Monday, August 4, 2014

To The People Who Assumed...

One day, I may be more open about my same sex attractions.  I'm not saying that it'll be the start of every conversation, but one day I hope to have it be something I don't hide.

There are a number of things that give me pause, though.  And I'm sure that, over the course of blogging, I'll mention a number of them.  There's one particular thing, however, that has made me recoil from the thought of ever admitting to my struggle openly.  This one thing has so much power that for years it sent me into denial harder than I can say; I spent years unwilling to even admit to myself that I really had same sex attractions.  

And what is this one thing that I have let control my destiny for years?

Simple:  All the people who would say "I knew it all along."  

You see, from puberty onward, I had people assume that I was gay.  In fact, I didn't experience a genuine sexual attraction to other men until my mid-teens, and even before that, people still called me gay.  I was called all the slurs, all the ugly words that to this day I hate.  It hurt.  But it wasn't just the language they used.  It was the fact that they had assumed at all.  Because they didn't assume that about just anyone.  Why me?  Was there something wrong with me?

We're sorry, but your condition defies diagnosis.

Even when I began to experience attractions to other men, those old assumptions never stopped hurting.  It might seem like realizing "they were right" would cause me to be less offended by the thought of people pegging me as "gay."  After all, when most people say "gay" they don't necessarily mean that you live a gay lifestyle.  They just mean that you find people of the same gender sexually attractive.  By that definition, I am gay.  Then why did I go through all the effort of changing my mannerisms, of painstakingly changing the way I speak, of becoming more "straight acting?"  Why do I worry that I'm still not "straight acting" enough, despite all the progress I know I've made?  Why does it cut me so deeply to think that when someone meets me, the first impression might be to think I might be gay?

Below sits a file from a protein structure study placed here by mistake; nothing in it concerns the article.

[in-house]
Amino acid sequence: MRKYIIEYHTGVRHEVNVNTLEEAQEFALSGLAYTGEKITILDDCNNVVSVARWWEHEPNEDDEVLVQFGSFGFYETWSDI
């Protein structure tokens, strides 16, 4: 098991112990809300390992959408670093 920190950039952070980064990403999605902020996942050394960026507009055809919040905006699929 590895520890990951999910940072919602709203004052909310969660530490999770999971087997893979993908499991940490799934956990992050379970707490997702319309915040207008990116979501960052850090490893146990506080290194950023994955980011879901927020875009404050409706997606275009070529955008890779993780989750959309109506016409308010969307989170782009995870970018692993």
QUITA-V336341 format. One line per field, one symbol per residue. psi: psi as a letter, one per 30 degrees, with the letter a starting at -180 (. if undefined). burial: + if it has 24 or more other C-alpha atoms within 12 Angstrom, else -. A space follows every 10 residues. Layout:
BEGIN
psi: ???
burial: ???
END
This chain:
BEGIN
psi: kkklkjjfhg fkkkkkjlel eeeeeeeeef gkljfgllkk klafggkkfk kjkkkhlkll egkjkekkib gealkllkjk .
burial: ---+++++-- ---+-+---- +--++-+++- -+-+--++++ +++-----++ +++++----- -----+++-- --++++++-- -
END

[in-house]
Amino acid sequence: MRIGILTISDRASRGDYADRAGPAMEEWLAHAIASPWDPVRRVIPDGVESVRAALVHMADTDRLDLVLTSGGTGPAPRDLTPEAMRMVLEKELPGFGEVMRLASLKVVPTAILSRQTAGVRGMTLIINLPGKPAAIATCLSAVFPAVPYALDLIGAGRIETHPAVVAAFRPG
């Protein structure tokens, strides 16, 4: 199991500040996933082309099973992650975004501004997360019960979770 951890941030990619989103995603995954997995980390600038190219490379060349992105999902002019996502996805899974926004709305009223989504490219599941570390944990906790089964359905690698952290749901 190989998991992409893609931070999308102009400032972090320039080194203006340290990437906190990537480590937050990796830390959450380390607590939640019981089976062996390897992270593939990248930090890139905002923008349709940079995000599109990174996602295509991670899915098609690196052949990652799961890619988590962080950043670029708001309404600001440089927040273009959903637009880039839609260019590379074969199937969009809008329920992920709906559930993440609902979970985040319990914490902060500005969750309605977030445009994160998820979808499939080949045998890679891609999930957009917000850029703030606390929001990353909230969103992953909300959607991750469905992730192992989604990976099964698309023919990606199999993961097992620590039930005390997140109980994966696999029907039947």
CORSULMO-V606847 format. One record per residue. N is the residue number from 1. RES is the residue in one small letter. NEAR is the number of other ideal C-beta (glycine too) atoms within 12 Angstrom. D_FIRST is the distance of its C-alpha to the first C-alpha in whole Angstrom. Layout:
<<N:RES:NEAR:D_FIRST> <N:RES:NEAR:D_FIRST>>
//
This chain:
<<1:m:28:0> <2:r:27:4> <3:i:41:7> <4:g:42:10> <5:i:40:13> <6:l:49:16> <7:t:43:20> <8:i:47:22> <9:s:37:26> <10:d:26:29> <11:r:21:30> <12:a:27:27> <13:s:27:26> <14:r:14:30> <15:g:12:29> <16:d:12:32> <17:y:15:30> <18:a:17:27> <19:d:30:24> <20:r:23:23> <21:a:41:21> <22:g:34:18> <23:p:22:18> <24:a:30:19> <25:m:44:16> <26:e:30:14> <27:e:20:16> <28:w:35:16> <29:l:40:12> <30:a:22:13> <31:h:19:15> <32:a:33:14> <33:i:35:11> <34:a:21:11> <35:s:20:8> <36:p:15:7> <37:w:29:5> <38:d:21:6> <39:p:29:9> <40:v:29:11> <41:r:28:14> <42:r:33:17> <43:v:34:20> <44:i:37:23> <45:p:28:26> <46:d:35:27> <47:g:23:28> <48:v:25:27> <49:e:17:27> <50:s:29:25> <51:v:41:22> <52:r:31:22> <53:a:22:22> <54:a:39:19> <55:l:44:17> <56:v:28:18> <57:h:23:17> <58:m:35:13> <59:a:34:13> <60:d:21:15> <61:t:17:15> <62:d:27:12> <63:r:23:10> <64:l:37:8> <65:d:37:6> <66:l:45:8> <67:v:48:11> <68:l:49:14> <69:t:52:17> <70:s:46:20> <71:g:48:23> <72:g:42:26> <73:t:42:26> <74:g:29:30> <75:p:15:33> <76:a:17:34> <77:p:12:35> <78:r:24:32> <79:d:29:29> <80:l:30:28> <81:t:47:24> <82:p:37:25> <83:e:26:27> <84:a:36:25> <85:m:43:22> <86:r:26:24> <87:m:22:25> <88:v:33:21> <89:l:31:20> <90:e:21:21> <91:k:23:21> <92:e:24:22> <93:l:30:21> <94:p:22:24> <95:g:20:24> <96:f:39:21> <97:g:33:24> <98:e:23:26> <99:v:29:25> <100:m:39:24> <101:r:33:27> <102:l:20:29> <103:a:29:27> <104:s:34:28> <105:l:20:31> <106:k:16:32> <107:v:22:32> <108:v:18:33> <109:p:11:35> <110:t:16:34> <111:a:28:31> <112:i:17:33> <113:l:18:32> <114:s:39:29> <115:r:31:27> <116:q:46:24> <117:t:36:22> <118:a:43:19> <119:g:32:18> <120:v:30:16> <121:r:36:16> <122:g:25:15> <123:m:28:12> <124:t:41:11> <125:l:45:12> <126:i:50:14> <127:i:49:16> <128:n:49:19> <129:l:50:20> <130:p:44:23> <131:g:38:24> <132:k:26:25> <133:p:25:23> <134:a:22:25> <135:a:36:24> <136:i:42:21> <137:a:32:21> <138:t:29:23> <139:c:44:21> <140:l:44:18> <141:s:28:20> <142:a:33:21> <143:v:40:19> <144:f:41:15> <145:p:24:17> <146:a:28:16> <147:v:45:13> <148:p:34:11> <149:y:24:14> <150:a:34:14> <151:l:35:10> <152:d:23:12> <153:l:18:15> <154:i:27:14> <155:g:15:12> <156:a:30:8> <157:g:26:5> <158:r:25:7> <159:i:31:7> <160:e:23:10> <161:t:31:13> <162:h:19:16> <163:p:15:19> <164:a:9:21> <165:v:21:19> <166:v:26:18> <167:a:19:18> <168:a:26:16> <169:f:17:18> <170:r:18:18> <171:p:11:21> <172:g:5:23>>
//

It's because when the gossips and bullies made those assumptions, they were implying so much more than just the attraction to other men.  They were reducing me to a label.  By taking traits and mannerisms that are inherently meaningless--and if you don't believe me, all you have to do is consider that countless "gay" men don't act a particular way, and many "straight" men have qualities often considered gay--and concluding that I must be gay, they were telling me that I was only a two dimensional joke.

When you say that a man must be gay because of the way he talks, you disregard his voice as being a tool for communication, for song, for loving, for connecting, and you reduce it down to nothing more than an indicator for whose pants you think he'd like to get into.  When you say that the way a man walks means he is gay, or that his physical mannerisms are a good sign, you disregard his entire body, his whole way of moving; you reduce it from a complex, beautiful creation of God or the sum total of all his life experiences and environment (all of which can affect those things), to being nothing  more than a signal of his sexual desires.  You cheapen him.  He's no longer a man.  He's a shallow stereotype.  

Saint Joan of Arc:
Saved France, inspired countless soldiers, heard the voice of God...
....wore short hair?
Pft.  Gay.  Move along, folks, nothing more to see.